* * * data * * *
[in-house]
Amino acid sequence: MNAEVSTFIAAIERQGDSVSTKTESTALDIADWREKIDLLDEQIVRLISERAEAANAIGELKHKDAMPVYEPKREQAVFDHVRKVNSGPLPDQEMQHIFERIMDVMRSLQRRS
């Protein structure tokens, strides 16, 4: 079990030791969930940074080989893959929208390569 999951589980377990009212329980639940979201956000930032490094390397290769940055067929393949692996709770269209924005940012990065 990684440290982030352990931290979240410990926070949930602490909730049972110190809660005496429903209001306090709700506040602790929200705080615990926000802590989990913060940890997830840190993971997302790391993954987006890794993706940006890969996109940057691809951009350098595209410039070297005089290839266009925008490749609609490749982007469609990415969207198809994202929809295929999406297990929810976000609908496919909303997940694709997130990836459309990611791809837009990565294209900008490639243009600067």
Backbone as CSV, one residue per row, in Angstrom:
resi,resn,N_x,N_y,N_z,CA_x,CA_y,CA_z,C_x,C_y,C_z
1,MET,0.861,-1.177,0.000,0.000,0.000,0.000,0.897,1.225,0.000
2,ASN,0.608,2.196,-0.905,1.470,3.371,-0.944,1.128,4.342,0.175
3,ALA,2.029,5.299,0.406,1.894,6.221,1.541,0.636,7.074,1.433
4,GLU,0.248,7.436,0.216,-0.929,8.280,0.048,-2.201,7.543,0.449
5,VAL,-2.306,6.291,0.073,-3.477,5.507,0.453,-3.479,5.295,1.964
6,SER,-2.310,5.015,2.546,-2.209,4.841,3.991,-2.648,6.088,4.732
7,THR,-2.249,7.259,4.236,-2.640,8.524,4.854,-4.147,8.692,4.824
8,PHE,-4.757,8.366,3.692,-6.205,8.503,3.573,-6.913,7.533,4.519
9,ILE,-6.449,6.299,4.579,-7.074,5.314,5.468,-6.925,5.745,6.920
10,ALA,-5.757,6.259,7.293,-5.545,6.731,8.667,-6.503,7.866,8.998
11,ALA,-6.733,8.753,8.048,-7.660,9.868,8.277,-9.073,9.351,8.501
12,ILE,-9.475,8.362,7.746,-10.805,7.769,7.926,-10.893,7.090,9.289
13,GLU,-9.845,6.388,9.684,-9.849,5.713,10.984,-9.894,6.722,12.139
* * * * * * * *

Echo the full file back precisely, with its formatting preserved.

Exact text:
[in-house]
Amino acid sequence: MNAEVSTFIAAIERQGDSVSTKTESTALDIADWREKIDLLDEQIVRLISERAEAANAIGELKHKDAMPVYEPKREQAVFDHVRKVNSGPLPDQEMQHIFERIMDVMRSLQRRS
């Protein structure tokens, strides 16, 4: 079990030791969930940074080989893959929208390569 999951589980377990009212329980639940979201956000930032490094390397290769940055067929393949692996709770269209924005940012990065 990684440290982030352990931290979240410990926070949930602490909730049972110190809660005496429903209001306090709700506040602790929200705080615990926000802590989990913060940890997830840190993971997302790391993954987006890794993706940006890969996109940057691809951009350098595209410039070297005089290839266009925008490749609609490749982007469609990415969207198809994202929809295929999406297990929810976000609908496919909303997940694709997130990836459309990611791809837009990565294209900008490639243009600067």
Backbone as CSV, one residue per row, in Angstrom:
resi,resn,N_x,N_y,N_z,CA_x,CA_y,CA_z,C_x,C_y,C_z
1,MET,0.861,-1.177,0.000,0.000,0.000,0.000,0.897,1.225,0.000
2,ASN,0.608,2.196,-0.905,1.470,3.371,-0.944,1.128,4.342,0.175
3,ALA,2.029,5.299,0.406,1.894,6.221,1.541,0.636,7.074,1.433
4,GLU,0.248,7.436,0.216,-0.929,8.280,0.048,-2.201,7.543,0.449
5,VAL,-2.306,6.291,0.073,-3.477,5.507,0.453,-3.479,5.295,1.964
6,SER,-2.310,5.015,2.546,-2.209,4.841,3.991,-2.648,6.088,4.732
7,THR,-2.249,7.259,4.236,-2.640,8.524,4.854,-4.147,8.692,4.824
8,PHE,-4.757,8.366,3.692,-6.205,8.503,3.573,-6.913,7.533,4.519
9,ILE,-6.449,6.299,4.579,-7.074,5.314,5.468,-6.925,5.745,6.920
10,ALA,-5.757,6.259,7.293,-5.545,6.731,8.667,-6.503,7.866,8.998
11,ALA,-6.733,8.753,8.048,-7.660,9.868,8.277,-9.073,9.351,8.501
12,ILE,-9.475,8.362,7.746,-10.805,7.769,7.926,-10.893,7.090,9.289
13,GLU,-9.845,6.388,9.684,-9.849,5.713,10.984,-9.894,6.722,12.139